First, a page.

This short film was shot with a consumer-grade camcorder at the 2013 Tutxinmepu Powwow in Idaho; an intertribal gathering hosted by the local Nez Perce Tribe to celebrate the rejuvenation of American Indian culture. This Powwow brought together indians from all over North America in the spirit of drum music and dance; the unifying pulse and life-blood of Native American culture.
Behind the camera, I began to perceive the joy and the pain of this celbration of what was once lost and is now being reclaimed in fierce determination to survive after centuries of genocidal persecution and socioeconomic oppression. Especially, I became a witness to the respect and love between the generations – the preservation of civilization itself. The transmission of culture to the Indian children was so moving that I was brought to tears. And this is indeed the way for us to follow. The still near the end of the film of an old man smiling and looking at a baby held by its mother says it all. The man is Ernie Phillip, also know as Dancing Bear; one of the great champions of modern Powwow dancing – something of a legend in his own lifetime.
At the same time, “Come, this is the way” is a warning about climate change. I shot the nature scenes in the Clearwater Wilderness at the edge of Idaho’s Rocky Mountains – the ancestral lands of the Nez Perce Tribe. The majestic cedars are sacred to the Nez Perce, just like the coyote, whose singing mirrors the wordless song you also hear in the film. One of these cedars that you see (with a glittering dew drop in the interlude) is approximately 3,000 years old. It is the oldest and tallest tree of the Rocky Mountains, and indeed one of the oldest living organisms on Earth. As illustrated by the forest fire that I filmed in 2012 – the most intense burning season on record in the U.S. Northwest – these trees are under the immediate threat of extermination due to climate change, which is the cause of the increasingly dry conditions on the ancient Nez Perce land.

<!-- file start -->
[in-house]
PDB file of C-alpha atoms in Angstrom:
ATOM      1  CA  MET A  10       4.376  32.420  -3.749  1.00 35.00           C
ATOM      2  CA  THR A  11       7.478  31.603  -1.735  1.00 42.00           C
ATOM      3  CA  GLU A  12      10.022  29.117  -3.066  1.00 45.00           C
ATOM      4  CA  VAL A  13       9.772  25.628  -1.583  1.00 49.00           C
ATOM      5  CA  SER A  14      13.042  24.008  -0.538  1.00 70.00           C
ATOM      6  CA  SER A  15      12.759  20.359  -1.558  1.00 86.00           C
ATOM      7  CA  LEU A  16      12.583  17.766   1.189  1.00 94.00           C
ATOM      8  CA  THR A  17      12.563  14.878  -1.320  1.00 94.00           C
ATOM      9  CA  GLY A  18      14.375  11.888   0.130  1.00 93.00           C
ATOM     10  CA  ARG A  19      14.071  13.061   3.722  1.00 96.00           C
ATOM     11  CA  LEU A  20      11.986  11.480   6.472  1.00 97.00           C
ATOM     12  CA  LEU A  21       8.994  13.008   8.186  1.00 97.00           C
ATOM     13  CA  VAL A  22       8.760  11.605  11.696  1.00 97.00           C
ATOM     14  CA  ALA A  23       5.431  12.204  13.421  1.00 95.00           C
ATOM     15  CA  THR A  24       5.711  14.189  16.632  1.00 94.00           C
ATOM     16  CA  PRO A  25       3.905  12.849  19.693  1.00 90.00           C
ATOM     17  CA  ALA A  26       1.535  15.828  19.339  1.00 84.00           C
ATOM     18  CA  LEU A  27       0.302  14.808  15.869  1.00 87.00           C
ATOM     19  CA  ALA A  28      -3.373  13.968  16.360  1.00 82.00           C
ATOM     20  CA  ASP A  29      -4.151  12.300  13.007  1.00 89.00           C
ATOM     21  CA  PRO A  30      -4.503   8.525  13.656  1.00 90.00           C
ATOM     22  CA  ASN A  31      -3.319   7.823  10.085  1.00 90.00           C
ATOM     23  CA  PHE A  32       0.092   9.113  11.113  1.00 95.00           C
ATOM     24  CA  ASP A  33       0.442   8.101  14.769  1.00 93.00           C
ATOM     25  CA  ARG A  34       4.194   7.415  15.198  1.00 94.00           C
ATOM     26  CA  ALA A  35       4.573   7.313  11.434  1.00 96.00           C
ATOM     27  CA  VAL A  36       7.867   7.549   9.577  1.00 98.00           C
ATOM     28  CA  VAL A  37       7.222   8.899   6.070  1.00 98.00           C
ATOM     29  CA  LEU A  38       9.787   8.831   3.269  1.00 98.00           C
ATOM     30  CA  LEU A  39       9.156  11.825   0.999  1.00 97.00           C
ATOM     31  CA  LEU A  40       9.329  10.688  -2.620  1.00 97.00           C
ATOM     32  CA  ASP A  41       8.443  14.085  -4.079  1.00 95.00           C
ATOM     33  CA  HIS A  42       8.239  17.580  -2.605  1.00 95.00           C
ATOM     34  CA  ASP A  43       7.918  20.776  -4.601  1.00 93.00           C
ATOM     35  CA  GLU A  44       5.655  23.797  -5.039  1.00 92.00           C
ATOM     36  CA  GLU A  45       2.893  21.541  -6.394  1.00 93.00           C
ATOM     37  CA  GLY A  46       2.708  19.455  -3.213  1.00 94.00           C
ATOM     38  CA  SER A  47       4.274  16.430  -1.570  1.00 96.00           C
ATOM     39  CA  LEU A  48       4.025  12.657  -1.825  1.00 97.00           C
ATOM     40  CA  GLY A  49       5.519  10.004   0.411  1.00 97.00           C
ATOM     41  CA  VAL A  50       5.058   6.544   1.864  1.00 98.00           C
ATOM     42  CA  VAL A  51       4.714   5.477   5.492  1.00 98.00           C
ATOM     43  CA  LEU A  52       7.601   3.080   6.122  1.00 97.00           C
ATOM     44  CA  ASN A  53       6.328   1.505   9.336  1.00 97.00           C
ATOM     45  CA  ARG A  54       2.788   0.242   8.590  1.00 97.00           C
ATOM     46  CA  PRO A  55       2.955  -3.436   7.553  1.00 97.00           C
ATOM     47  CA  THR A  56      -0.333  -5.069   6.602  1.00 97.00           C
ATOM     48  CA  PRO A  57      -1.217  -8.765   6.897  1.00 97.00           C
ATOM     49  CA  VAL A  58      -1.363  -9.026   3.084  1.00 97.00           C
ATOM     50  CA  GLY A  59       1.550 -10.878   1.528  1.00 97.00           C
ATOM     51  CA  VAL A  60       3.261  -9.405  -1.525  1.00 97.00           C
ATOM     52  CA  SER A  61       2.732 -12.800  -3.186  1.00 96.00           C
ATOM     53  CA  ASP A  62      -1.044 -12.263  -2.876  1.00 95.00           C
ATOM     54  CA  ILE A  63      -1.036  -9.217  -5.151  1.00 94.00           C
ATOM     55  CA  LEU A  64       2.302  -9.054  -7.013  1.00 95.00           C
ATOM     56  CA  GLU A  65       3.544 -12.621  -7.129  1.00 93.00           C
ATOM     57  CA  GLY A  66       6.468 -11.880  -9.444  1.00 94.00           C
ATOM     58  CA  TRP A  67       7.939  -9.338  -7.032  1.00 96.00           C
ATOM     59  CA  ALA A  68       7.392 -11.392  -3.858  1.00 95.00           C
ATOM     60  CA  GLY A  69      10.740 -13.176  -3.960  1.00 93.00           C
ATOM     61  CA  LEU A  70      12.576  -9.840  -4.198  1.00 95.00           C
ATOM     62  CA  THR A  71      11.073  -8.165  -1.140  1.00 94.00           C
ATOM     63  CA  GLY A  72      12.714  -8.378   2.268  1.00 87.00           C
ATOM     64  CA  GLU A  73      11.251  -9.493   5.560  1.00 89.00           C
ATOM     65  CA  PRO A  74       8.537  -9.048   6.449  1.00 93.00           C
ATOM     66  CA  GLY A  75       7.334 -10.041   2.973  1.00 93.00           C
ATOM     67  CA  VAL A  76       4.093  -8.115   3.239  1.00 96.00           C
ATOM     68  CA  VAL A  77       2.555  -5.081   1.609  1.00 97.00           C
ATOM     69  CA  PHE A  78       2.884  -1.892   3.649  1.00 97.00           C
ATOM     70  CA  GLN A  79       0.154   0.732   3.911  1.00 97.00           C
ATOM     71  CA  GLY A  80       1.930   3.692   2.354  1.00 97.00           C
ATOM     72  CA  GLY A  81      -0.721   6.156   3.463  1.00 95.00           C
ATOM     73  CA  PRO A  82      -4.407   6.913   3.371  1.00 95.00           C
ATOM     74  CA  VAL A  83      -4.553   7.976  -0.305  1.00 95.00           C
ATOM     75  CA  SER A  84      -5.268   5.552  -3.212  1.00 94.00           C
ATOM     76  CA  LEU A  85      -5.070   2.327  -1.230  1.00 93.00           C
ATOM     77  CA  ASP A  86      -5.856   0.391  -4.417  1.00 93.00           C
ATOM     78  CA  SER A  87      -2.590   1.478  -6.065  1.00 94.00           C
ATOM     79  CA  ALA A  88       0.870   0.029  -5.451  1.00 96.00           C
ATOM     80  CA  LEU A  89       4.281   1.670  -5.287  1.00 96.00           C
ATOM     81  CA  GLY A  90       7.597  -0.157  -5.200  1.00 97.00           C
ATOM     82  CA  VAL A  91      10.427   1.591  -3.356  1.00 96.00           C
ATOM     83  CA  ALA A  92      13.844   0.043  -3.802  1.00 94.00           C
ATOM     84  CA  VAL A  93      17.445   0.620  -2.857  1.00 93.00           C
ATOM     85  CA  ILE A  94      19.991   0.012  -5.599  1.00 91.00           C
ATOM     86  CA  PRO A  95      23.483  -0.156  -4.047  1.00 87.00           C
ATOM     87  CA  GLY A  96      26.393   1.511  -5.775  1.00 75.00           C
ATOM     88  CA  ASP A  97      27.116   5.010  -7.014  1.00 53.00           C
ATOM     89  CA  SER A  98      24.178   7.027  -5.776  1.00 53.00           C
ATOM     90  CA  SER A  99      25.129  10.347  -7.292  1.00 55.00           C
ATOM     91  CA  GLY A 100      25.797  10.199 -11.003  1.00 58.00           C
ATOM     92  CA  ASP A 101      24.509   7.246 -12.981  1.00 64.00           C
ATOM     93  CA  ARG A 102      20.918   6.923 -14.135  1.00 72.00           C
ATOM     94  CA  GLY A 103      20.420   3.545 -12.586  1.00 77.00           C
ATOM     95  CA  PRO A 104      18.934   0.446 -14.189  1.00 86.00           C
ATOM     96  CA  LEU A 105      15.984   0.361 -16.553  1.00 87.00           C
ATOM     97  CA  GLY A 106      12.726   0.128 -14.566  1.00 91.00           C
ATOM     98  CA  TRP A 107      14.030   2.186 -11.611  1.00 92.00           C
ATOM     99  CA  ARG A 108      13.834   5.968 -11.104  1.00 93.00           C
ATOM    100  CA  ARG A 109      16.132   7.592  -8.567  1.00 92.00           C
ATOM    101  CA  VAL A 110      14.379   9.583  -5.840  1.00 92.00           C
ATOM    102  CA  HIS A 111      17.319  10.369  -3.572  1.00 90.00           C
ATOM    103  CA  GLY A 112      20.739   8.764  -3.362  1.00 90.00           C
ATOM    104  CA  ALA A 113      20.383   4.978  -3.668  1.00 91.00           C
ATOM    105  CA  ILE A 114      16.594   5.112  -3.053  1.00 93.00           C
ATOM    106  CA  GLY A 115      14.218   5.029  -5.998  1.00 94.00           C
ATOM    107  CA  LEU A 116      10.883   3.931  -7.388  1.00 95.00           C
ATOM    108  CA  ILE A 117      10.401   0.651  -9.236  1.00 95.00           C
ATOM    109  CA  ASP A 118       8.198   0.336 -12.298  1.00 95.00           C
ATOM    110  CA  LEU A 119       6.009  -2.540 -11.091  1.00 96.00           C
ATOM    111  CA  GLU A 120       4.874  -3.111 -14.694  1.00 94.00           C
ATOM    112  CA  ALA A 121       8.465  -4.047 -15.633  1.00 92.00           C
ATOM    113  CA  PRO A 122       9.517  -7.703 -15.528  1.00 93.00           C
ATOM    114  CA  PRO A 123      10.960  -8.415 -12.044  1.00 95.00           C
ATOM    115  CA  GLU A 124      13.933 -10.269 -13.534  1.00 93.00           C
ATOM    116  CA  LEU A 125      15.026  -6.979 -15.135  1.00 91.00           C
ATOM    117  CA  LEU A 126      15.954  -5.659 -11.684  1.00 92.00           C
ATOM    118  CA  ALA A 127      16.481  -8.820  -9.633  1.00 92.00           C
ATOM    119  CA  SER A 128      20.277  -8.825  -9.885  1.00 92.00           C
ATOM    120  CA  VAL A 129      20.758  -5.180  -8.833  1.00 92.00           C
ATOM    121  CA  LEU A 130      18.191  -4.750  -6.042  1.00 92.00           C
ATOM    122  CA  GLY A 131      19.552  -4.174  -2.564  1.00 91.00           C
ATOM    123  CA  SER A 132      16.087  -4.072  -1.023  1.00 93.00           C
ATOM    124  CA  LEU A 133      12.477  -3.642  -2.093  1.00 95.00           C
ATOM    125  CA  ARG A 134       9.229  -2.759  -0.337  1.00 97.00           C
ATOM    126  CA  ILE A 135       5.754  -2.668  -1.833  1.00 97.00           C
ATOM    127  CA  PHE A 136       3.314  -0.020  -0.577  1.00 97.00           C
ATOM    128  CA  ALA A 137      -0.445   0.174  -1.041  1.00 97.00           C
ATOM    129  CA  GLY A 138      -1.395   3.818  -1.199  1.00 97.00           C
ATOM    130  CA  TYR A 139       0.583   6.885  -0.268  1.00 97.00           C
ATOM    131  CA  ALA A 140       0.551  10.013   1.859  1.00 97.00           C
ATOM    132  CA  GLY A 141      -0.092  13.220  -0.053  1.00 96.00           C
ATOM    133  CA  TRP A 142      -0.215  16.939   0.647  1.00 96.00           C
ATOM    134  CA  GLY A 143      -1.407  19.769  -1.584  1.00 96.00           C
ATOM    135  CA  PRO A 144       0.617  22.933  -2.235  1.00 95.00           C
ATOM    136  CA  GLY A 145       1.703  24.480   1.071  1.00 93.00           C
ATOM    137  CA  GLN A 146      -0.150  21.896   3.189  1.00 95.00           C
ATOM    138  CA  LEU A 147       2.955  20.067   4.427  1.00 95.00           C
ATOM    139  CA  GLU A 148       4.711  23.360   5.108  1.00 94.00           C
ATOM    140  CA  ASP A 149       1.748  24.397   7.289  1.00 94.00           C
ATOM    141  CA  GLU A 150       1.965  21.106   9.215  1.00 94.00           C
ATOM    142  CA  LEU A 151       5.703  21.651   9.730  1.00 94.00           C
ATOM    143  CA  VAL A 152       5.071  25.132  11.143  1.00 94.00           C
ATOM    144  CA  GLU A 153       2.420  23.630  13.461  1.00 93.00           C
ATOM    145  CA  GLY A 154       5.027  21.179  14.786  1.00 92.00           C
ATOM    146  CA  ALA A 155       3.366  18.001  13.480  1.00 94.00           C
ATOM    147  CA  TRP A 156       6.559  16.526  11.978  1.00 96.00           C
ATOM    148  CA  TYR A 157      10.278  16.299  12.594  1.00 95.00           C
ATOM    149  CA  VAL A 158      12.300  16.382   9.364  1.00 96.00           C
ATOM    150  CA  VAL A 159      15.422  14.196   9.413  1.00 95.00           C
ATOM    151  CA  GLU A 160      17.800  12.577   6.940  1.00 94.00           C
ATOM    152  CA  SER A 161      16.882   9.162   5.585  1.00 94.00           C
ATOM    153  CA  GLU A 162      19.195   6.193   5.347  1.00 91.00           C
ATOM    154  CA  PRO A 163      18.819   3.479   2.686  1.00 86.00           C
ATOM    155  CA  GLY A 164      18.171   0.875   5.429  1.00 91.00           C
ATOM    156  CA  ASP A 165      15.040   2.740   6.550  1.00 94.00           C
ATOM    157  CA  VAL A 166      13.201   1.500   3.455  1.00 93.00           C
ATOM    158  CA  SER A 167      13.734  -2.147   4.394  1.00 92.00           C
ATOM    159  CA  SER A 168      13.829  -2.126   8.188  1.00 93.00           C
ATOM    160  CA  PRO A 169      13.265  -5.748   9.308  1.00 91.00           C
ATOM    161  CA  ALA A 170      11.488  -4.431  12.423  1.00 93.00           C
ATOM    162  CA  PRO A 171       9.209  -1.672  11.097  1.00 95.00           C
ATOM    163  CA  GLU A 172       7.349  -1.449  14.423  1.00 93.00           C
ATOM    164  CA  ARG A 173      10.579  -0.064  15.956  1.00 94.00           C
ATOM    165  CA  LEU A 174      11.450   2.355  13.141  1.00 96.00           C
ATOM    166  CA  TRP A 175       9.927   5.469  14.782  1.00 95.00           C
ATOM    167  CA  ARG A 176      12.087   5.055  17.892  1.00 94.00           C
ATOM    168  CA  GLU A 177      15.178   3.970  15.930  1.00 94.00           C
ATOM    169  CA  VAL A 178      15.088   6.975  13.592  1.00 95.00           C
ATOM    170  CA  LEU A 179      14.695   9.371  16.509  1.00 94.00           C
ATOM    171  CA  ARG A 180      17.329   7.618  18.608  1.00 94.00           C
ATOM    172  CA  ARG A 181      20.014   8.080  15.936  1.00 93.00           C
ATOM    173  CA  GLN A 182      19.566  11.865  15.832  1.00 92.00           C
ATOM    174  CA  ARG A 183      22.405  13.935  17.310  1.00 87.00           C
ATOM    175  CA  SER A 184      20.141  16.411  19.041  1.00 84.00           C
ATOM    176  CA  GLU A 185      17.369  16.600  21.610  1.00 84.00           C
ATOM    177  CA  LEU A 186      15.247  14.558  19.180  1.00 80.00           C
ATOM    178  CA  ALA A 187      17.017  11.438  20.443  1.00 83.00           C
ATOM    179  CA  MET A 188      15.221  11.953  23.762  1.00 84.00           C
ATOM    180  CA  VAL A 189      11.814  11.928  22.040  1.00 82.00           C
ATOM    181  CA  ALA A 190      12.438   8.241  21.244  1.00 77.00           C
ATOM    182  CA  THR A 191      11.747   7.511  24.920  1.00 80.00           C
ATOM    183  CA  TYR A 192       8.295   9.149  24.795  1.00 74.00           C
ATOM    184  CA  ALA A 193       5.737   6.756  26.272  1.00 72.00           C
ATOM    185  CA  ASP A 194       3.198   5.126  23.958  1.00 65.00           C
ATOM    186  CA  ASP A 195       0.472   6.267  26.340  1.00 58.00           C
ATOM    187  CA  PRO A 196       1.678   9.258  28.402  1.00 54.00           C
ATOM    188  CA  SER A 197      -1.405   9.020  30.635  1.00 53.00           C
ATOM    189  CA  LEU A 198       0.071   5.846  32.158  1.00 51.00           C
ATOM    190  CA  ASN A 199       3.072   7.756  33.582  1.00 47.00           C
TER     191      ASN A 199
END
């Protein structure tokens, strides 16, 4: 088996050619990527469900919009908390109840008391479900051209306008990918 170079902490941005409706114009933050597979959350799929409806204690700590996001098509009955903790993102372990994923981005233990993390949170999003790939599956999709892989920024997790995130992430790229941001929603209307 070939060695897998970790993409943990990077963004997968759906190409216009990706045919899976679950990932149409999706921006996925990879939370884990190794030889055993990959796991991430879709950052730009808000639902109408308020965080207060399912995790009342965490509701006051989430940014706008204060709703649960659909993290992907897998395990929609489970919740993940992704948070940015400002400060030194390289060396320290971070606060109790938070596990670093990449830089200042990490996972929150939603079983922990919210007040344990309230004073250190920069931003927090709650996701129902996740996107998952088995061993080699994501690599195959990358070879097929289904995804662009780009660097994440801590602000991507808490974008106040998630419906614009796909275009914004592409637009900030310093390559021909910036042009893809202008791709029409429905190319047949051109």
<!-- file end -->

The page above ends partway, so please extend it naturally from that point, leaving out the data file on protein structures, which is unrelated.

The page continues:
On a different level, I see the forest fire in the film as an allegory for the devastation of Indian culture by the same imperialistic forces that have resulted in climate change. Without profaning the Great Mystery, there are also multiple layers of American Indian symbolism running like threads through the tapestry of the film (e.g. the feather falling to the ground and being raised up again; the movements of water).
I made the decision to make the film black-and-white and to use stills to emphasize the intimate and subtle stories and moments that document the culture transmission, and also for the purpose of creating a resonance with the timeless black-and-white photographs that document the destruction phase of American Indian culture as eternal monuments of that which is today brought back to life.
The traditional Powwow music in “Come, this is the way”, which I have also recorded and produced, is performed by Vandal Nation, an intertribal drum group at the University of Idaho. One of these singers is Rudy Shebala, a Navajo who you see in the opening shot, and whose war paint has been restored to its original red in the final shot of the film. The color of the fire that doesn’t destroy the world but instead rejuvenates nature and culture as one.
Produced, directed and edited by Daniel Hansson (2014). Special thanks to Stefan Jarl for his generous encouragament and editing suggestions.